Downloading PDF. Please wait... Issue 2152

Gramsci and the phases of war

This article is over 12 years, 8 months old
In the first part of our new series Chris Bambery looks at the link between workers’ struggle and revolution
Issue 2152

In November 1930 the Italian Marxist Antonio Gramsci wrote from his prison cell on the effects of the unfolding economic depression and the possibilities for revolutionary advance.

This entry in his Prison Notebooks was a direct criticism of the leadership of the Italian Communist Party which he had helped to found.

In line with Joseph Stalin, the Italian Communists argued that the Wall Street Crash of 1929 heralded the final crisis of capitalism and had led to the opening up of a revolutionary offensive by the working class.

Young communists crept across the Italian border to begin “mass work” to overthrow the fascist dictator Benito Mussolini. Within weeks they were swept up by the fascist secret police.

Some were dispatched to Gramsci’s jail and clashed angrily with him when he rubbished the idea that revolution was on the immediate agenda.

Using a famous analogy Gramsci compared a “war of manoeuvre” with a “war of position”. The former was the kind of lightning offensive employed on the Eastern Front in the First World War.

The latter was the kind of trench warfare which dominated the Western and Italian fronts.

Gramsci developed the analogy in relation to the economic crisis.

He wrote, “A crisis does not enable the attacking troops to organise themselves at lightning speed in time and in space, much less does it infuse them with a fighting spirit.

“On the other side of the coin, the defenders are not demoralised, nor do they abandon their defensive positions, even in the midst of the rubble, nor do they lose faith in their own strength or their own feature.”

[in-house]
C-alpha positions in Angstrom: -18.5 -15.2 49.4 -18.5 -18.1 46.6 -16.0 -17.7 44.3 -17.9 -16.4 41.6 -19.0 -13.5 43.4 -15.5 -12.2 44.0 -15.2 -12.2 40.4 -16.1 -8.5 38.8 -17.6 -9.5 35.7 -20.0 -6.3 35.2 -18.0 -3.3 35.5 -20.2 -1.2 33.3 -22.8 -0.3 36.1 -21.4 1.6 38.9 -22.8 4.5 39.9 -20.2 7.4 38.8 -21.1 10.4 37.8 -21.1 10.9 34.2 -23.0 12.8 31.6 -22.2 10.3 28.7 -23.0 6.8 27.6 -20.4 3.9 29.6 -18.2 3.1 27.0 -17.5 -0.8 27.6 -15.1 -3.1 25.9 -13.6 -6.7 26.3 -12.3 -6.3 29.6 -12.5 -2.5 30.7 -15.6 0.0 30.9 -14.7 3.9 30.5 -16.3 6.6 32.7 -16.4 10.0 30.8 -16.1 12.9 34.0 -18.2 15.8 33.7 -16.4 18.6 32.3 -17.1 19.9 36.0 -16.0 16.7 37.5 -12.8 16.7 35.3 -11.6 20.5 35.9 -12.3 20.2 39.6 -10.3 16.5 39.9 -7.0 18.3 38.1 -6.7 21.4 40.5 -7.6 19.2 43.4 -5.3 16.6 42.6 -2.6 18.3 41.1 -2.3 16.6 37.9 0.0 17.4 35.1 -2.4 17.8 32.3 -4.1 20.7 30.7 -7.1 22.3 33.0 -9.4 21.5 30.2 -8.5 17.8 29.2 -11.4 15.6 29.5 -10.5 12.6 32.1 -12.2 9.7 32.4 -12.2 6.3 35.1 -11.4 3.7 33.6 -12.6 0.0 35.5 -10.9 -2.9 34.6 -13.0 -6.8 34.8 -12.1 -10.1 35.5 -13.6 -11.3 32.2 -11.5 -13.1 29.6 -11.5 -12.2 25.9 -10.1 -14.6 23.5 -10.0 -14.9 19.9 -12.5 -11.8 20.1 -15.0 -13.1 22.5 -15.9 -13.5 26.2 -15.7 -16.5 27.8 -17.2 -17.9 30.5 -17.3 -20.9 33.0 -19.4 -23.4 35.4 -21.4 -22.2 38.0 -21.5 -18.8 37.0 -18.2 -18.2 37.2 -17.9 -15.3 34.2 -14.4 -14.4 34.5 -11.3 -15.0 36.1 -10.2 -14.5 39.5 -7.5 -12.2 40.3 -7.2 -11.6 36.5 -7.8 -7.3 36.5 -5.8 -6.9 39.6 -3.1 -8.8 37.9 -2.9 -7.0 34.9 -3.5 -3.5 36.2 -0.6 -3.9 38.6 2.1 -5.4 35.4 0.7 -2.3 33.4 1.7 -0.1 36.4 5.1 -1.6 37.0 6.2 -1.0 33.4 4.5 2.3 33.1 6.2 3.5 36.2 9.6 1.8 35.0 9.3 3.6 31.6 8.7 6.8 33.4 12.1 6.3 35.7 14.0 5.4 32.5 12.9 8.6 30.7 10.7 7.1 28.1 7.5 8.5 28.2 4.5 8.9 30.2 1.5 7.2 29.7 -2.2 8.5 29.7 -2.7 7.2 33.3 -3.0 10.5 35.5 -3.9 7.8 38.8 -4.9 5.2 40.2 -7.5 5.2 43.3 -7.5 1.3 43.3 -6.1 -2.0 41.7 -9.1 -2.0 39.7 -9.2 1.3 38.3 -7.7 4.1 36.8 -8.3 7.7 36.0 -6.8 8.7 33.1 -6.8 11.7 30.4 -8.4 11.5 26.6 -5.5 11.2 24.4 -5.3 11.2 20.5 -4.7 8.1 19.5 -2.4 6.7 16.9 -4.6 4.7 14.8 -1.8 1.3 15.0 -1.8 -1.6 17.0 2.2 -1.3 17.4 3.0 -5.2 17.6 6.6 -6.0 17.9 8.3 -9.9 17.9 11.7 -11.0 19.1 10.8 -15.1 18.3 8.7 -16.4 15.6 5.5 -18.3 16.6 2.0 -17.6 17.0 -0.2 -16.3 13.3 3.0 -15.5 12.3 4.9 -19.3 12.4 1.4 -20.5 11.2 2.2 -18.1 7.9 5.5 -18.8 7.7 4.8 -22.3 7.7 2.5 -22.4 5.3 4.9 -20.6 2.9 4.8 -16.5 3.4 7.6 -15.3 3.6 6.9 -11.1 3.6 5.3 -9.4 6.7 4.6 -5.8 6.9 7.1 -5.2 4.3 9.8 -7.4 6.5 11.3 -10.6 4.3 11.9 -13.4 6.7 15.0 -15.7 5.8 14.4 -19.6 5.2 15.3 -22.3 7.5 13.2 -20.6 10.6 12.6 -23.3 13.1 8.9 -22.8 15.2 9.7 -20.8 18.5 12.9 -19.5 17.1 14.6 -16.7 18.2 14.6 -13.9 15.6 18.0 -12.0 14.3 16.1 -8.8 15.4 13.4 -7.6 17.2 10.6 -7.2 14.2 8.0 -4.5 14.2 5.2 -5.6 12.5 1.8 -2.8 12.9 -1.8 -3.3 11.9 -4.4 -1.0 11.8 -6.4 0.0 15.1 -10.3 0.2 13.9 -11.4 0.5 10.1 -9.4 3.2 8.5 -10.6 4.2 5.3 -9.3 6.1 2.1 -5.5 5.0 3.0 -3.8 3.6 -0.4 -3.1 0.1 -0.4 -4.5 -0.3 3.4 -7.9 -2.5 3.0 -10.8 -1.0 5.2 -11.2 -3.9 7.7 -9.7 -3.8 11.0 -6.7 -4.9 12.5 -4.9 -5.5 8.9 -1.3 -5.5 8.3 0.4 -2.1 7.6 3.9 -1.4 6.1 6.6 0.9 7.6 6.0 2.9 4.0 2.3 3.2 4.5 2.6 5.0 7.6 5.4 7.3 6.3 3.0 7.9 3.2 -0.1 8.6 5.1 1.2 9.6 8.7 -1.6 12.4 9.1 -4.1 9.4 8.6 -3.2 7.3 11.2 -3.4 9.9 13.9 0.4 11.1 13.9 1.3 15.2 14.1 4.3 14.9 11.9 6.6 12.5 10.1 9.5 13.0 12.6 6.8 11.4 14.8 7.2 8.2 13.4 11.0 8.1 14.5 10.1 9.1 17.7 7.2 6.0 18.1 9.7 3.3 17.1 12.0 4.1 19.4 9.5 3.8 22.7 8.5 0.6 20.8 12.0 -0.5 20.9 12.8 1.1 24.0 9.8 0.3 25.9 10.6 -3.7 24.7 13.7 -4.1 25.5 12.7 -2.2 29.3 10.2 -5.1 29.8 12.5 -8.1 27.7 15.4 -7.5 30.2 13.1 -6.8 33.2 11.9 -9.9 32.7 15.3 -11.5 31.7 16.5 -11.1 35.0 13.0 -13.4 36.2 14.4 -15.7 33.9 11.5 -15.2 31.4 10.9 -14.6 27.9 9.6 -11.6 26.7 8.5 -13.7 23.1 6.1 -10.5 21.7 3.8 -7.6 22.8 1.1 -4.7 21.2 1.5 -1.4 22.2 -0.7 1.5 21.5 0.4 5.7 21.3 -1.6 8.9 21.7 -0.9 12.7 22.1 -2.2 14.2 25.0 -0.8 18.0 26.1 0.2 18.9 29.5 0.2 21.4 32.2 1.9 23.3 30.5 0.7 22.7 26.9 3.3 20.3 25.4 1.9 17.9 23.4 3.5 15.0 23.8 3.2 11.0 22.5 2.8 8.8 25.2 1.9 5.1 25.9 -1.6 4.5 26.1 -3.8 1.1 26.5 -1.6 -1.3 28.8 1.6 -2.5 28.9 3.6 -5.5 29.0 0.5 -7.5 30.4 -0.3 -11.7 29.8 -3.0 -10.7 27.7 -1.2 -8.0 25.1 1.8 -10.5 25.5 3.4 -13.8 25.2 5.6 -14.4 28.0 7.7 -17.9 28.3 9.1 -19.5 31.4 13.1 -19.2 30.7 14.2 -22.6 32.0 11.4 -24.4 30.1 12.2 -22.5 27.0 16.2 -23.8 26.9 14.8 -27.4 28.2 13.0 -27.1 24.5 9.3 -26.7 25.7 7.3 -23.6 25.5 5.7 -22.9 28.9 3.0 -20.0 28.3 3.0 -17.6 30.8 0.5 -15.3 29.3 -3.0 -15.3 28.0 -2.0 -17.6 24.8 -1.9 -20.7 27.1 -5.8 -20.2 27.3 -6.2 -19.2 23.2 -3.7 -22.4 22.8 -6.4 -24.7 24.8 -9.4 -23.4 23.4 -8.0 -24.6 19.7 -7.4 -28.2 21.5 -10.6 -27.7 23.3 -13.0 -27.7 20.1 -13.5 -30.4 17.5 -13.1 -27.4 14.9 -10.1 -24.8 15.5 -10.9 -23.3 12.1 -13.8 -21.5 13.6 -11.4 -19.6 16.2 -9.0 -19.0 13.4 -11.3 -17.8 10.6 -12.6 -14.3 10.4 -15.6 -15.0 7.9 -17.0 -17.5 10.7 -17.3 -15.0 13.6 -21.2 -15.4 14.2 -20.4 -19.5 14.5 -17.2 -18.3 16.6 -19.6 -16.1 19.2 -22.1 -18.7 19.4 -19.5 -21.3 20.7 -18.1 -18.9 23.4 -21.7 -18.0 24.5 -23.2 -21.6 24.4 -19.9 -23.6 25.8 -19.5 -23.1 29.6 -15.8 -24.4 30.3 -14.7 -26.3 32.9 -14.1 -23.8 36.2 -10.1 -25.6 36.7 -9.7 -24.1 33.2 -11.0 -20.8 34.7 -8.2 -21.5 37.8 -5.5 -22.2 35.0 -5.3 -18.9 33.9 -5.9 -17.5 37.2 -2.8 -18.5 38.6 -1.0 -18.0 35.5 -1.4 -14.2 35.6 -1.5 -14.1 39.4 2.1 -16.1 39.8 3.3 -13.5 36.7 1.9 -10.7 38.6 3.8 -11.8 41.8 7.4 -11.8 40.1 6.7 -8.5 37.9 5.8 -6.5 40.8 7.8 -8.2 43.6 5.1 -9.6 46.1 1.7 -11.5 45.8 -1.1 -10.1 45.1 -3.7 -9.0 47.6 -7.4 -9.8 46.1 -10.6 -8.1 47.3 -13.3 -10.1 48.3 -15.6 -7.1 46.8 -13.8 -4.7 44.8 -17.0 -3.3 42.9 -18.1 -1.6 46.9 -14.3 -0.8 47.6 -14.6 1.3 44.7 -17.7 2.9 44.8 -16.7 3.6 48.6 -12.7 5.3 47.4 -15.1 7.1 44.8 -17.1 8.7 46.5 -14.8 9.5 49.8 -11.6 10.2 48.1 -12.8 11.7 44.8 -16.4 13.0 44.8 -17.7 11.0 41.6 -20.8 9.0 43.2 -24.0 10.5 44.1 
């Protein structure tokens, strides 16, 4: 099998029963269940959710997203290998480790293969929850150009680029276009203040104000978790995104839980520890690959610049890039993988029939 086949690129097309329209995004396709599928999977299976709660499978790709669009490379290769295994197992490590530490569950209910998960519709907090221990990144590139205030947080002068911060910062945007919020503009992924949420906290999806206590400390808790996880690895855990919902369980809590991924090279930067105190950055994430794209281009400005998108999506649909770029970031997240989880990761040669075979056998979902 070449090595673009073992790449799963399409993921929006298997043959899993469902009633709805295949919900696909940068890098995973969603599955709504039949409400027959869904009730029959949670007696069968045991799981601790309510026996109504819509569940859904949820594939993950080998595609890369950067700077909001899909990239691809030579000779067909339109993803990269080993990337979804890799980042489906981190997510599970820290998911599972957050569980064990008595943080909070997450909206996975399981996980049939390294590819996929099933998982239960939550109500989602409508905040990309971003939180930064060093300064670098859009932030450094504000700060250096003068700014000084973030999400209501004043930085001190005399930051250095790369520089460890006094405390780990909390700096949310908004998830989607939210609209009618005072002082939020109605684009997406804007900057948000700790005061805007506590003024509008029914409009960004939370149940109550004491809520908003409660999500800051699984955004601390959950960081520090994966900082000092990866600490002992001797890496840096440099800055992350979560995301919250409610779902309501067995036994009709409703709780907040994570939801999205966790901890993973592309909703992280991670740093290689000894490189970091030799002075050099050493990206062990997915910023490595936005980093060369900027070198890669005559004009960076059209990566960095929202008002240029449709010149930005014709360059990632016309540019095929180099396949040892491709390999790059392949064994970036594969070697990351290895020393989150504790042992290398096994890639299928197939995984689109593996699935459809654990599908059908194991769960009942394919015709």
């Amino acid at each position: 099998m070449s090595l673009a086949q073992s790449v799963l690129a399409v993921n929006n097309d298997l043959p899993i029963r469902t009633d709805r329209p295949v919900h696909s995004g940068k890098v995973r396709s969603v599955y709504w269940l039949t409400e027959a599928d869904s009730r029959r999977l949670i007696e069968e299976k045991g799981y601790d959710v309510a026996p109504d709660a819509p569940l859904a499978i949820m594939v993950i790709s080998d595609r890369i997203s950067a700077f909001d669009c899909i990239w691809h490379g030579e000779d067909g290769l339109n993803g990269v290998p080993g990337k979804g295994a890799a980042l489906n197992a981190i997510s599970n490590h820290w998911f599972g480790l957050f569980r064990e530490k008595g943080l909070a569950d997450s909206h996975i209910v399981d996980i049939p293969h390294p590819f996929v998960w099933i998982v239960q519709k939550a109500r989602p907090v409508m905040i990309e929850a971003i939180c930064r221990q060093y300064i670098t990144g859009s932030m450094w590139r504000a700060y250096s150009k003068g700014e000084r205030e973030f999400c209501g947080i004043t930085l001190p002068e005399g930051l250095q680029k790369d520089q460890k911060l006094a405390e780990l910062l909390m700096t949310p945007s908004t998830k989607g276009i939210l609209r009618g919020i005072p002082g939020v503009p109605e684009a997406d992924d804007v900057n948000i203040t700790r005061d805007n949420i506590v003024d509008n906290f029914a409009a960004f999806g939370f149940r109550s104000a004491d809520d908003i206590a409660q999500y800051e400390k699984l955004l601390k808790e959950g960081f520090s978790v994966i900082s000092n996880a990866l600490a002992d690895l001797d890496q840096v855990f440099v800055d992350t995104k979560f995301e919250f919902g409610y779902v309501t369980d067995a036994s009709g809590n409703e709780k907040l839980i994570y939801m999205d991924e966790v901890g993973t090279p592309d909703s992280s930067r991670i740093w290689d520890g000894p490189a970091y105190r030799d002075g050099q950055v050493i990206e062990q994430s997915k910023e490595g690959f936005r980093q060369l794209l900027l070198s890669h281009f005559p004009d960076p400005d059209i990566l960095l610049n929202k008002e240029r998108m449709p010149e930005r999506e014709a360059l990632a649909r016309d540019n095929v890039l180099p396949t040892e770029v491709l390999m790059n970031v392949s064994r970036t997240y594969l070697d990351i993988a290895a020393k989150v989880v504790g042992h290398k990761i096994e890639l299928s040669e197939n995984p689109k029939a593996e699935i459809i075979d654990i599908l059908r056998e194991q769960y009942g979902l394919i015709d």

He adds, “This is not to say that everything remains intact, but events do not unfold at lightning speed.”

The onset of the Great Depression in 1929 created a huge crisis of confidence within the ruling class and its apologists. Fear of revolution combined with deep splits as to how the crisis might be solved.

That meant opportunities for the left and the working class but did not mean their opponents simply deserted the field.

In Italy the fascist dictatorship had already smashed working class opposition and was able to retain control.

Gramsci argued that the Communists, who denounced the socialists for being as bad as the fascists, had to create an anti-fascist alliance with them and others.

He warned that even if Mussolini was toppled it would not lead to an immediate revolutionary moment.

Working class resistance did rise, but not at the speed which would have allowed for an offensive leading to an immediate revolutionary conclusion.

Around the world the immediate focus for resistance was among the unemployed.

In Chicago young Communists organised in the doss houses where young, homeless unemployed people found shelter.

In Britain the National Unemployed Workers Movement led not just hunger marches but also resistance to unemployed families having to sell off belongings before they could be awarded the dole.

The shock of Hitler taking power in Germany in January 1933 led to an upsurge in anti-fascism.

In February 1934 the French fascists led an attack on parliament which succeeded in toppling a centre-left led government.

Fascism seemed set to sweep all before it. The French unions called a one day general strike which leapt out of their control. Hundreds of thousands demonstrated and the fascists were put on the back foot.

1934 also saw a degree of economic recovery. In France this combination of events created the beginnings of a mass strike wave.

In the US three rank and file led strikes by Minneapolis truck workers, San Francisco dockers and Toledo tyre workers saw a strike wave culminating in occupations which unionised the car, rubber and steel companies.

In Britain a committee formed to welcome hunger marchers passing through Oxford began working to unionise the Cowley car plant.

When thousands of women struck over piece rates they turned to these left wingers who helped create a rank and file strike committee.

The strike won union recognition. Strikes and union organisation spread across aerospace, car plants, mines and among apprentices.

By 1934-6 the possibilities of a revolutionary breakthrough could be glimpsed. But victory is never assured.

Sign up for our daily email update ‘Breakfast in Red’

Latest News

Make a donation to Socialist Worker

Help fund the resistance